In the wake of his rock star reception at Madison Square Garden last Sunday, Prime Minister Narendra Modi emphatically announced to our nation’s top corporate and political leaders that India is now open for business.
Between September 26 and 30, he met with not only President Barack Obama and other high-profile politicians but also the CEOs of some of our nation’s largest and most successful companies: Google—which we own in both our All American Equity Fund (GBTFX) and Holmes Macro Trends Fund (MEGAX)—Boeing, PepsiCo and General Electric, among others.
The only thing missing was a ribbon cutting ceremony.
Although U.S. Global Investors typically doesn’t invest in India, the country has recently found itself in the driver’s seat of global resources demand and production. This is a tailwind for our Global Resources Fund (PSPFX), which maintains heavy exposure in the industries that India will increasingly need to support its more than 1.25 billion (and counting) citizens: oil and gas, chemicals, energy services and infrastructure, precious metals and food.
India’s culture is ancient, dating back more than five millennia, but it has a disproportionately young population. As the world’s second-most populous country, India is home to roughly 600 million people under the age of 25. That’s close to half of its own population and a little less than twice the entire U.S. population. Over the next few years, this one generation will largely be responsible for charting the country’s trajectory into its next stage of economic development.
As old as India’s culture is, millions of its citizens seek the contemporary American dream of opportunity and prosperity. They rely on their new leader, former tea merchant Narendra Modi, as their ambassador of “hope for change,” as he put it in his September 25 Wall Street Journal op-ed.
India Opening Its Wallet to International Sellers
At its current rate of population growth, the South Asian country will in the coming years be in need of biblical amounts of natural resources to meet the ambitious economic and social plans the newly-elected prime minister has laid out.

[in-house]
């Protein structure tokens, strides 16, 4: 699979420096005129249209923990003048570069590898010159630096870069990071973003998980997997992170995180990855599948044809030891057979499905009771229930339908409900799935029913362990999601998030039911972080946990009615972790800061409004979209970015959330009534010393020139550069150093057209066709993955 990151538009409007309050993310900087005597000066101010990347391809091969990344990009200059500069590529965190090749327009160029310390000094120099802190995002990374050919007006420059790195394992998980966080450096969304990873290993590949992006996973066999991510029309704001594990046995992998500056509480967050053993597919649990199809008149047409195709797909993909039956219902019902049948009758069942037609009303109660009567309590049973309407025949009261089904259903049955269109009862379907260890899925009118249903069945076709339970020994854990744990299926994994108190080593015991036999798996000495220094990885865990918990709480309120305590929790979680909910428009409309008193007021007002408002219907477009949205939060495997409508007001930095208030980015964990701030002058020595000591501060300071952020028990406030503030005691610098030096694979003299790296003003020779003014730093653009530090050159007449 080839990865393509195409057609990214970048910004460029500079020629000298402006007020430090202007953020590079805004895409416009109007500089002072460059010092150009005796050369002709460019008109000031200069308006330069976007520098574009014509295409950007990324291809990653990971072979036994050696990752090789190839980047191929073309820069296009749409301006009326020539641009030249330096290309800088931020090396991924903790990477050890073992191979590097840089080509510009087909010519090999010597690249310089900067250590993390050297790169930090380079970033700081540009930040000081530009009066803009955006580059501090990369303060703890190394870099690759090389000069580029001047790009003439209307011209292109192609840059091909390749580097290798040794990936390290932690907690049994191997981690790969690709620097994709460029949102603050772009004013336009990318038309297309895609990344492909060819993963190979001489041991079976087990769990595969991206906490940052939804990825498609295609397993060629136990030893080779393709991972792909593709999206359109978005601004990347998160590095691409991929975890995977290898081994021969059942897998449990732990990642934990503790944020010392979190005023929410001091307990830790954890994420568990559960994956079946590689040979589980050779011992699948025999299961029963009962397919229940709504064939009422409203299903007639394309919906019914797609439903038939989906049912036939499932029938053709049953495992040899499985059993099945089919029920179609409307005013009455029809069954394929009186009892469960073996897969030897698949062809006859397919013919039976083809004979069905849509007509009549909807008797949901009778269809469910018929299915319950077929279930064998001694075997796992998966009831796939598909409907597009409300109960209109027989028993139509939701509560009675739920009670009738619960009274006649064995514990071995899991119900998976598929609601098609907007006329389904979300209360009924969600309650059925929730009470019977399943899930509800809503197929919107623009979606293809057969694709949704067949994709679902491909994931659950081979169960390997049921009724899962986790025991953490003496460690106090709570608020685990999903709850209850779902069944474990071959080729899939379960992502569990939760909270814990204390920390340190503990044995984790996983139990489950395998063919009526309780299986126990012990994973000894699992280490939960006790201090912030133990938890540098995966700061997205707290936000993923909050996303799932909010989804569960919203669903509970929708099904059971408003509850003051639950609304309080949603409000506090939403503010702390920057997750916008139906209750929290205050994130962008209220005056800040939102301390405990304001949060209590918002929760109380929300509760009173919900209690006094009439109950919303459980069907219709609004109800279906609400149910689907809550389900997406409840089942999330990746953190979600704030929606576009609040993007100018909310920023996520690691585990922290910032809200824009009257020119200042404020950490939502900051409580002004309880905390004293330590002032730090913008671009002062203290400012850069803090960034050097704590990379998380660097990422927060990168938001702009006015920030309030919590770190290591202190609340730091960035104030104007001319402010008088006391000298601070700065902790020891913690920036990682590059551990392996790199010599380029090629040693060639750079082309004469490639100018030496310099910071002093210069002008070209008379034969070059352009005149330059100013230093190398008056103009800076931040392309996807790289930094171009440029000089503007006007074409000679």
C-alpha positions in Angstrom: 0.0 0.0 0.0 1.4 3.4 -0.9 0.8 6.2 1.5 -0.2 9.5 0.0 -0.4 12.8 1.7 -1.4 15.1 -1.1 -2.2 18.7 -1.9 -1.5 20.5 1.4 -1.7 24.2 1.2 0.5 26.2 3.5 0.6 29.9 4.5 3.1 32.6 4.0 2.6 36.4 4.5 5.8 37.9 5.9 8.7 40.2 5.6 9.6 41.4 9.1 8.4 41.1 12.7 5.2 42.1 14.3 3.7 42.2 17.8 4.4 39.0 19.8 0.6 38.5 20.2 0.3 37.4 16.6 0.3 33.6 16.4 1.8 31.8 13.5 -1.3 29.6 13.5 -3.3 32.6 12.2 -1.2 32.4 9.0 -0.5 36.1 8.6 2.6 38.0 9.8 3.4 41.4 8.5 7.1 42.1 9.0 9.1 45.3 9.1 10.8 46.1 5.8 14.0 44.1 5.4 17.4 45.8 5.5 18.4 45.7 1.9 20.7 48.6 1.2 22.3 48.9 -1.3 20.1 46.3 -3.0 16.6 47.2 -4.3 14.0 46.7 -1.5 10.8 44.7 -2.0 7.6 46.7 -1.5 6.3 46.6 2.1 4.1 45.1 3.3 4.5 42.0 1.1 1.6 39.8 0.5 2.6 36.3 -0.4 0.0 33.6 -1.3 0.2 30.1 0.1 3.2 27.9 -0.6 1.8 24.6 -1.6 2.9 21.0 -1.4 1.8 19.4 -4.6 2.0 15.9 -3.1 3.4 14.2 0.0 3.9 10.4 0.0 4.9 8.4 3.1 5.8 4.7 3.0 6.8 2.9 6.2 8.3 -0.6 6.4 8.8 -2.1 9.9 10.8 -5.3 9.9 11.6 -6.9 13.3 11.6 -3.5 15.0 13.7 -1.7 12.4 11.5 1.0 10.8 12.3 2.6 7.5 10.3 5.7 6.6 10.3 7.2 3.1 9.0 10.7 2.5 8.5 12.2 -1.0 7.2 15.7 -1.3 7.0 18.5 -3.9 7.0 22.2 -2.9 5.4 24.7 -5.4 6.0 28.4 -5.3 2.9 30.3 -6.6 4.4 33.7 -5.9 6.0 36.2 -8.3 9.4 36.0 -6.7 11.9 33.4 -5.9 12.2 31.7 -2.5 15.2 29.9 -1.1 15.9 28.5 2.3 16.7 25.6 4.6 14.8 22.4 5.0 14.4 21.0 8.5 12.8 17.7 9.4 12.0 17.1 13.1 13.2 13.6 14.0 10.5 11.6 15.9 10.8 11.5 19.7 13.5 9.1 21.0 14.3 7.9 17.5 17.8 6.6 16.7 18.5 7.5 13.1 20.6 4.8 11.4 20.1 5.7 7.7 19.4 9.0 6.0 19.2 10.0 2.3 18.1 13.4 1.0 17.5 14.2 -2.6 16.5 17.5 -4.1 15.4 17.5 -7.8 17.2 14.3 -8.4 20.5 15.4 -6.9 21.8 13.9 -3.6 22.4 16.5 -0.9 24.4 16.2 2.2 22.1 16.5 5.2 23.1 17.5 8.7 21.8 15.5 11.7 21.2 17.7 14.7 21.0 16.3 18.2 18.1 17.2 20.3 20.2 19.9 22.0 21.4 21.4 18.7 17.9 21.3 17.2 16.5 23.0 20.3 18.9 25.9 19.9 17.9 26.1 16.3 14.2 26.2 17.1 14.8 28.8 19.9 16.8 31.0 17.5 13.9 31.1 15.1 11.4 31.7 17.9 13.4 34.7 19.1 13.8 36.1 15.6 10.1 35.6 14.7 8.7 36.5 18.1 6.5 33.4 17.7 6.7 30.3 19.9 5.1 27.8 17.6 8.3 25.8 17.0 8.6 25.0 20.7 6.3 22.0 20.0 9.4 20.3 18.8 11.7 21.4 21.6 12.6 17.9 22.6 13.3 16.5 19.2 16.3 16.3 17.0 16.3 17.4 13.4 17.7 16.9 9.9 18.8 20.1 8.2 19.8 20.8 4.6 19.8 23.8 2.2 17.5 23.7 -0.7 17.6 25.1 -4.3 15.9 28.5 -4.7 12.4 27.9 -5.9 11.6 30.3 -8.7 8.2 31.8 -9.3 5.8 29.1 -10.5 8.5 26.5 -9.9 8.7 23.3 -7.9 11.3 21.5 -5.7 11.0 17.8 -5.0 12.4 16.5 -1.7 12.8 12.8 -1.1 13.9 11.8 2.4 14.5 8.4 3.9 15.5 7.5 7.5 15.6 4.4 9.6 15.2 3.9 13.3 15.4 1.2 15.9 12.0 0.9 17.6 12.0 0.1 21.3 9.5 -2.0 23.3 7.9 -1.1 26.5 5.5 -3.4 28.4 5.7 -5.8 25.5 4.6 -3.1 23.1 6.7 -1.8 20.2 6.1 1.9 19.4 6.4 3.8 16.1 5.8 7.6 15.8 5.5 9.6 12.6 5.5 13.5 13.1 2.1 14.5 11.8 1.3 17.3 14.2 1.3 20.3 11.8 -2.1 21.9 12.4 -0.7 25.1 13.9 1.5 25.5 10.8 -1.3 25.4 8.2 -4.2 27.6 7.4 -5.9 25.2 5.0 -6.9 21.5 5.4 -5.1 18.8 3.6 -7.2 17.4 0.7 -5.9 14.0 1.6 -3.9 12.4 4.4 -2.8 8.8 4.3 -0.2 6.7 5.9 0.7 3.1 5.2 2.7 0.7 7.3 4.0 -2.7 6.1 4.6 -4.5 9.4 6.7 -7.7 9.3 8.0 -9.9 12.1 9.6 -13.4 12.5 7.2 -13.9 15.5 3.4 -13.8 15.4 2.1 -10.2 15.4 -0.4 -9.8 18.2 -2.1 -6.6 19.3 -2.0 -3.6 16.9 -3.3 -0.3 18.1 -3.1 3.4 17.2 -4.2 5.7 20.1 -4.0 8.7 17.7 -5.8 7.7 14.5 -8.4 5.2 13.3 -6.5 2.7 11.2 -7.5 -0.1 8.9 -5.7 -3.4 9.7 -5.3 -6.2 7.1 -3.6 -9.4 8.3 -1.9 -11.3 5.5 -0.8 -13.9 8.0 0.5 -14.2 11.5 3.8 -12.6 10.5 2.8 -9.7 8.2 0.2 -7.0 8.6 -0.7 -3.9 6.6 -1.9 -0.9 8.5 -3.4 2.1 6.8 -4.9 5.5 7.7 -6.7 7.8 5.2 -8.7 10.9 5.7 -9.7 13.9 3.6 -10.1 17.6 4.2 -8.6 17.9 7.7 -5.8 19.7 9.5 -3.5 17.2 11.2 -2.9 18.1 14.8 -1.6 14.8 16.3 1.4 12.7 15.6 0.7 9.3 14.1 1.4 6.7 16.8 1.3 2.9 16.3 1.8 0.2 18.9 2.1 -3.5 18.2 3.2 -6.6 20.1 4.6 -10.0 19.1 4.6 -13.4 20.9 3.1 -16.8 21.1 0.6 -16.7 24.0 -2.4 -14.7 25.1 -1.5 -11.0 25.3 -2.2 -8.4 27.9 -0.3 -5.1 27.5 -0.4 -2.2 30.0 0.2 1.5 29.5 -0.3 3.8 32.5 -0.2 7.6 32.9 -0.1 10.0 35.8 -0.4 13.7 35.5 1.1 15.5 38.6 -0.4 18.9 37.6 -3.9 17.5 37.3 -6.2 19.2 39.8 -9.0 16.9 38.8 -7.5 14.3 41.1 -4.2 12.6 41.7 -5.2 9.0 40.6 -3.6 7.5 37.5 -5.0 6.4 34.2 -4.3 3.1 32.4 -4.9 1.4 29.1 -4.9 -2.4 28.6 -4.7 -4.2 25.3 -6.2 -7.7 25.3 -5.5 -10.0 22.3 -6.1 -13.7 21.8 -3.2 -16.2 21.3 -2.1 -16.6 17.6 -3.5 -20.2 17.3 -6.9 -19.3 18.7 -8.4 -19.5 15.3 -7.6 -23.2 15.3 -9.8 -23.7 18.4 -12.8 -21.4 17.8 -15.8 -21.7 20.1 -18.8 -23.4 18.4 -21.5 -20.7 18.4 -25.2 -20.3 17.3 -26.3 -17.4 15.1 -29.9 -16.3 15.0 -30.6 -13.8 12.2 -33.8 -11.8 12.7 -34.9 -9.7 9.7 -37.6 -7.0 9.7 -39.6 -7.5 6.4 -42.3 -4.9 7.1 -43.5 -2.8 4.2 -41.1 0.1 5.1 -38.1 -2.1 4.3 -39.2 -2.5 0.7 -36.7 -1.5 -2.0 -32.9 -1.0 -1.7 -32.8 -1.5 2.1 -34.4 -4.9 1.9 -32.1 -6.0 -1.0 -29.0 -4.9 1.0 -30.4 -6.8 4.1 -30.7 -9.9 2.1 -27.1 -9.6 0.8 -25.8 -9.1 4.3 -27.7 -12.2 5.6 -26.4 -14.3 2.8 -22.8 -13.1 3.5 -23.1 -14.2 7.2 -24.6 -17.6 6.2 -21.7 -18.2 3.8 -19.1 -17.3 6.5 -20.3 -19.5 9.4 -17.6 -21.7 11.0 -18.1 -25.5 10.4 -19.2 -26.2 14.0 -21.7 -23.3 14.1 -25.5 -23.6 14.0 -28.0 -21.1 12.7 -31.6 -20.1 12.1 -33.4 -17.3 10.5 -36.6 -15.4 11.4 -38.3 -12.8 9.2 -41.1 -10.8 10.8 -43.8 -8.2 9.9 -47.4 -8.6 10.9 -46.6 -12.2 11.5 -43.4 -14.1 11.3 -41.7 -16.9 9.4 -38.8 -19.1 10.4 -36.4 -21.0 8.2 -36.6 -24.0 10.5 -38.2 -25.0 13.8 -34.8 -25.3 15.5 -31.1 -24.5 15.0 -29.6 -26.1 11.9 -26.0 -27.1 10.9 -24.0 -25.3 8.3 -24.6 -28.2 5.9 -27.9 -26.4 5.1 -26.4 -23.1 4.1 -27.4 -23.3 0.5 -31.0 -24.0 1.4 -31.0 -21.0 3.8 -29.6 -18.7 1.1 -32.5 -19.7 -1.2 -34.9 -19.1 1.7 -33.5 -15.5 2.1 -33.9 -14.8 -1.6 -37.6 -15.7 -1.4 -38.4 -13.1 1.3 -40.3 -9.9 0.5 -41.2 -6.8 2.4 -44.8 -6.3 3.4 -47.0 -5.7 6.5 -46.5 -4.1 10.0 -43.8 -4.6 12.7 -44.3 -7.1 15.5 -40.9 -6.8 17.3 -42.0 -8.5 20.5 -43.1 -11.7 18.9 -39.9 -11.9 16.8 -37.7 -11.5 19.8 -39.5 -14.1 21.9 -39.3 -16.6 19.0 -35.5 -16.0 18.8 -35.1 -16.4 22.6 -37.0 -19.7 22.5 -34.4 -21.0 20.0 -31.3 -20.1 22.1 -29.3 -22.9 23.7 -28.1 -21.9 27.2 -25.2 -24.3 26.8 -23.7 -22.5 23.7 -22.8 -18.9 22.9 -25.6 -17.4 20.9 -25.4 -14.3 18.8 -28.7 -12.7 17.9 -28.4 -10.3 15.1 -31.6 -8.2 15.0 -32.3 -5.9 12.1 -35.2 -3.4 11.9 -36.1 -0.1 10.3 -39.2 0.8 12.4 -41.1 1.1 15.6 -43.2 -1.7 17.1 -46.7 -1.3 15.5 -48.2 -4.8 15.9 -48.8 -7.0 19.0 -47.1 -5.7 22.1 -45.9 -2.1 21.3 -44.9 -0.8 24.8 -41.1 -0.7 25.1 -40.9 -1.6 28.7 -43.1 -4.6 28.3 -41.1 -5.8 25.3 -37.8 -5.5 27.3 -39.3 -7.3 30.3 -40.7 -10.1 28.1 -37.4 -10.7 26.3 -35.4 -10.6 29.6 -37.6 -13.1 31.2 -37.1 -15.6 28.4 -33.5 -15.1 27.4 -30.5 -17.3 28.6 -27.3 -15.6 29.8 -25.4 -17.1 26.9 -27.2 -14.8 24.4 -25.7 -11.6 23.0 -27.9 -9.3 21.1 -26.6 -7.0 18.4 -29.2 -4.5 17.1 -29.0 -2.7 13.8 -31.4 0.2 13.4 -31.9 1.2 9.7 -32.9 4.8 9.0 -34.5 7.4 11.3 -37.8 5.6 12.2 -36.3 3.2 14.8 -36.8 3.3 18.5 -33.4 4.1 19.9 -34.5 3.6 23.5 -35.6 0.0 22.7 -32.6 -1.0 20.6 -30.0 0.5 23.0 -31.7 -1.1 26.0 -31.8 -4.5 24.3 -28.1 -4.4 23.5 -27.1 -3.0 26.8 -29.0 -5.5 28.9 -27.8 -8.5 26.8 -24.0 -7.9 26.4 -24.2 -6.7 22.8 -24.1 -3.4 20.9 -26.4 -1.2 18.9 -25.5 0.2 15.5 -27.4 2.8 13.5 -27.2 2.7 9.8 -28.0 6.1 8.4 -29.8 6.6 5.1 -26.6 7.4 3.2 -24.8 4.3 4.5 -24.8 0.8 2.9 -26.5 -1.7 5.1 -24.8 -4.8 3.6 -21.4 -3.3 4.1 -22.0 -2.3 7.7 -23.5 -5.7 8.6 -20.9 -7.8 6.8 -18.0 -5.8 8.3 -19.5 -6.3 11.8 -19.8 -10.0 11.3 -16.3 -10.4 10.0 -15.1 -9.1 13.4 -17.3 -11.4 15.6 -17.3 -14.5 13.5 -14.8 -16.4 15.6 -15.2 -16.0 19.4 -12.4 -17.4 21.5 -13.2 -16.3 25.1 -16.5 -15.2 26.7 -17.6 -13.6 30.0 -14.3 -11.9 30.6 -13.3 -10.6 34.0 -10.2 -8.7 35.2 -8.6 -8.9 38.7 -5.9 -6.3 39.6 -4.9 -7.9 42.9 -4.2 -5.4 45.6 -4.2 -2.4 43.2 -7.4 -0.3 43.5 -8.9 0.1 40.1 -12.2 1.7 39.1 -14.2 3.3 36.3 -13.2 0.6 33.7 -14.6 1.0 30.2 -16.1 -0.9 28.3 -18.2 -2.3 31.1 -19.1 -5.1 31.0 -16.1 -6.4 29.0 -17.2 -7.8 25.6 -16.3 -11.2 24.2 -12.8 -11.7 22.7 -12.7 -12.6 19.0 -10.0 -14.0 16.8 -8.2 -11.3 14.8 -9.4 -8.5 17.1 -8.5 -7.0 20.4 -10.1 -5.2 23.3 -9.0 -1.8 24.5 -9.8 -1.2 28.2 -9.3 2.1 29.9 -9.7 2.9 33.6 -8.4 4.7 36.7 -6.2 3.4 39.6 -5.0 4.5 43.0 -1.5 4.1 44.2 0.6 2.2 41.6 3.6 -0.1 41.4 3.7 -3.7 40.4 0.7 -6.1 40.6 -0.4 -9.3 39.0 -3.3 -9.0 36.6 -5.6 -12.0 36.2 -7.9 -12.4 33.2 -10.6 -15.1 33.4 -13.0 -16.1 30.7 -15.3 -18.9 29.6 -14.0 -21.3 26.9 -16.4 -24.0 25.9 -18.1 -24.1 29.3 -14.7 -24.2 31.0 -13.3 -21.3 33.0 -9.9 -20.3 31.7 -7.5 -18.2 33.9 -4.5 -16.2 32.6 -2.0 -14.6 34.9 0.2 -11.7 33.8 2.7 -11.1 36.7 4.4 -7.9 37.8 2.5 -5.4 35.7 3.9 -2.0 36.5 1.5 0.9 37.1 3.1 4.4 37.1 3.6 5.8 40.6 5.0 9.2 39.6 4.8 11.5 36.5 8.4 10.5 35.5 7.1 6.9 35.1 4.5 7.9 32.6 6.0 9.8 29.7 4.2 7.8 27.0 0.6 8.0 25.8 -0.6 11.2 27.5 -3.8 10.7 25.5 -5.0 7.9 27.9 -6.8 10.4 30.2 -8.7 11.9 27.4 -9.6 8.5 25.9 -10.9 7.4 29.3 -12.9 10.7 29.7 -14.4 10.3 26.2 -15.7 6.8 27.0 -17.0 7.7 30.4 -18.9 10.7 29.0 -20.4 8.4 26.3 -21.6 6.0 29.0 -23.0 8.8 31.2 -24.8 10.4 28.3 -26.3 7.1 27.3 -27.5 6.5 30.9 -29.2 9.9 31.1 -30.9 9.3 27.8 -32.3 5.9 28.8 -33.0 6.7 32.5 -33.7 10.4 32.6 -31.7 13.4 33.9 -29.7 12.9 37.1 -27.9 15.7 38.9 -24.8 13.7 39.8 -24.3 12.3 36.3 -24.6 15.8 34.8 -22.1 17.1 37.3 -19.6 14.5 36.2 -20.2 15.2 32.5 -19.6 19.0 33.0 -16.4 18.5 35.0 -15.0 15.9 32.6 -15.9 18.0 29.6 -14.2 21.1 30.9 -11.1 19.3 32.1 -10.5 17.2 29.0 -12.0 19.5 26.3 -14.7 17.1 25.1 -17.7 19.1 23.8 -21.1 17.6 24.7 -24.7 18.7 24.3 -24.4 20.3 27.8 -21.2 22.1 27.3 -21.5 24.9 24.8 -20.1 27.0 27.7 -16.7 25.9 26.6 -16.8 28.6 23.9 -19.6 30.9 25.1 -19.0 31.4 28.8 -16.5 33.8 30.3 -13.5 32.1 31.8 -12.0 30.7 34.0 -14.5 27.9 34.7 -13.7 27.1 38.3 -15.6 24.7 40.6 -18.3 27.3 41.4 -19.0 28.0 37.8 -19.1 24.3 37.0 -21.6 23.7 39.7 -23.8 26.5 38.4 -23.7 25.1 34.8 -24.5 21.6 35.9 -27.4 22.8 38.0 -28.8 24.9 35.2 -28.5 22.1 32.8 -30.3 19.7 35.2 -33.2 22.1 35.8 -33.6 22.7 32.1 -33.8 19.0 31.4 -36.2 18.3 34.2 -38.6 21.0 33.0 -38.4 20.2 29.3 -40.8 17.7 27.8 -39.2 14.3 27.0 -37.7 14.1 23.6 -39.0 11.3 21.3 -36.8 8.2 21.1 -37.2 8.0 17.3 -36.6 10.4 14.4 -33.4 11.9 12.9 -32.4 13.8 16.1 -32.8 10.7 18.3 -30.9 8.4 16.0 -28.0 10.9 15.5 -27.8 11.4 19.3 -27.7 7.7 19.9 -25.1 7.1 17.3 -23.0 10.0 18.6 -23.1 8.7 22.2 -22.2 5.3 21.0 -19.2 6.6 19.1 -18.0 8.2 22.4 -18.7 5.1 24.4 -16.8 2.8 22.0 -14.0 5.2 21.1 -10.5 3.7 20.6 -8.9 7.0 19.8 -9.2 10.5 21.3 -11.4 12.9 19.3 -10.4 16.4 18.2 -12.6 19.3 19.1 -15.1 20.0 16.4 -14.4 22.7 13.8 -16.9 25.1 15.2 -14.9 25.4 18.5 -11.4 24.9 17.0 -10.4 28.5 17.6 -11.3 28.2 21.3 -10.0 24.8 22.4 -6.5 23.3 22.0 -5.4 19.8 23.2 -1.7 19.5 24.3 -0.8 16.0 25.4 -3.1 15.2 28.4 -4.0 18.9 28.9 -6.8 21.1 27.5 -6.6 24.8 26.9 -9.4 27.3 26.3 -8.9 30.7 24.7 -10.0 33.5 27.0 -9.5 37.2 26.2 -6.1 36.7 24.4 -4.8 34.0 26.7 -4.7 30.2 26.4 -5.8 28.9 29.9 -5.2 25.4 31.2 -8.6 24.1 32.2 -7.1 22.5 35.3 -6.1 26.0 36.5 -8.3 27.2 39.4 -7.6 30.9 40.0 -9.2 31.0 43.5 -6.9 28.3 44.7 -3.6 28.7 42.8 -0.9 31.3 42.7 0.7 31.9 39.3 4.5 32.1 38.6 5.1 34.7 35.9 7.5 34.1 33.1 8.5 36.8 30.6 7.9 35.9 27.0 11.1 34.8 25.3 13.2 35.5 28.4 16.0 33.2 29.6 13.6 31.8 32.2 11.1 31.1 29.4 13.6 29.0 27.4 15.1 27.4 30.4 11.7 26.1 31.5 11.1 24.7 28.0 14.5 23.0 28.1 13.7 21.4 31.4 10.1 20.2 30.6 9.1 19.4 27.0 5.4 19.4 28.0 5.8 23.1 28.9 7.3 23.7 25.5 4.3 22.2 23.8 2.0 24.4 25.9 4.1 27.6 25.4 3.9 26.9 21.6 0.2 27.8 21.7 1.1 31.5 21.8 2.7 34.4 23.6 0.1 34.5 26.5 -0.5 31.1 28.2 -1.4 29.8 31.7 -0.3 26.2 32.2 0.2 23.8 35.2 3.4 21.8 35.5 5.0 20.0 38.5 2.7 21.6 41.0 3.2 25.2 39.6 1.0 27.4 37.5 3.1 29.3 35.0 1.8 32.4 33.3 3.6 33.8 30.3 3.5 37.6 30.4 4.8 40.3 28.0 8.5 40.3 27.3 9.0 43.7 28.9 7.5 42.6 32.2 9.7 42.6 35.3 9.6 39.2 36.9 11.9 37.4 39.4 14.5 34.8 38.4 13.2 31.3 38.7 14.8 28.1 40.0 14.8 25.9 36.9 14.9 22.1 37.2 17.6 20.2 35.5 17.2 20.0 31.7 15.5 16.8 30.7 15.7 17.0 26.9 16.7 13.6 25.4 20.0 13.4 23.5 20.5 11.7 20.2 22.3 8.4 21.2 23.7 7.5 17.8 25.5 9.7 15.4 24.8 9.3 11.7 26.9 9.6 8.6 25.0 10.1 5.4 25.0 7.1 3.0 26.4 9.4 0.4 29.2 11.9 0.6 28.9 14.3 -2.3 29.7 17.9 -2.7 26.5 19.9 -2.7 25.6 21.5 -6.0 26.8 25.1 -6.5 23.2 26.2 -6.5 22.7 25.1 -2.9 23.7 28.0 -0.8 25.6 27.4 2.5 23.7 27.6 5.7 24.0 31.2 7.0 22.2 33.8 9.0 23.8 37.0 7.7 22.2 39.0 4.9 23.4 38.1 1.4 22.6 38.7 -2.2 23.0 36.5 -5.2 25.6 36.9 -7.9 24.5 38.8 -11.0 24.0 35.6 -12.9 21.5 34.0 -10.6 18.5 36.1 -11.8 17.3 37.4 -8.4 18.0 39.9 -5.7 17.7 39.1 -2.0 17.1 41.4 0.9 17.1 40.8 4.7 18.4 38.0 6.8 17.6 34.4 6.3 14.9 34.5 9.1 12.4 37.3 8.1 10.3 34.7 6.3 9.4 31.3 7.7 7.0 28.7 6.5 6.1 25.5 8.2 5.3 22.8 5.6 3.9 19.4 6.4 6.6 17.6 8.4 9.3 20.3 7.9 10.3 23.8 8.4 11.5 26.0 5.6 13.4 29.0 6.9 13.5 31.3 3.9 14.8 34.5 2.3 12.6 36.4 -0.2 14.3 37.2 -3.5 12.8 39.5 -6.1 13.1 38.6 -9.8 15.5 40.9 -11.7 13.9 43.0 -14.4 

Among other goals, Modi envisions “affordable health care within everyone’s reach; sanitation for all by 2019; a roof over every head by 2022; electricity for every household; and connectivity to every village.”
The energy infrastructure alone will require staggering amounts of copper conductors, iron, electrical steel and oil. As I wrote back in May, Modi has a proven track record for bringing electricity to Indians who previously never had it.
The prime minister also asserts, “The number of cell phones in India has gone up from about 40 million to more than 900 million in a decade; our country is already the second-largest market for smartphones, with sales growing ever faster.”
China is currently the world’s largest smartphone market.
Most smartphones require a combination of many precious metals, minerals and other materials, including gold, aluminum, glass, steel, lithium and various rare earth elements you might never have heard of such as yttrium, praseodymium and dysprosium.
Since Modi’s election in late May, the consumer outlook index in India has risen nearly 8%. At 45.2, however, it’s still about five points shy of 50, the pivotal threshold that indicates, on balance, that more consumers perceive the economy to be improving.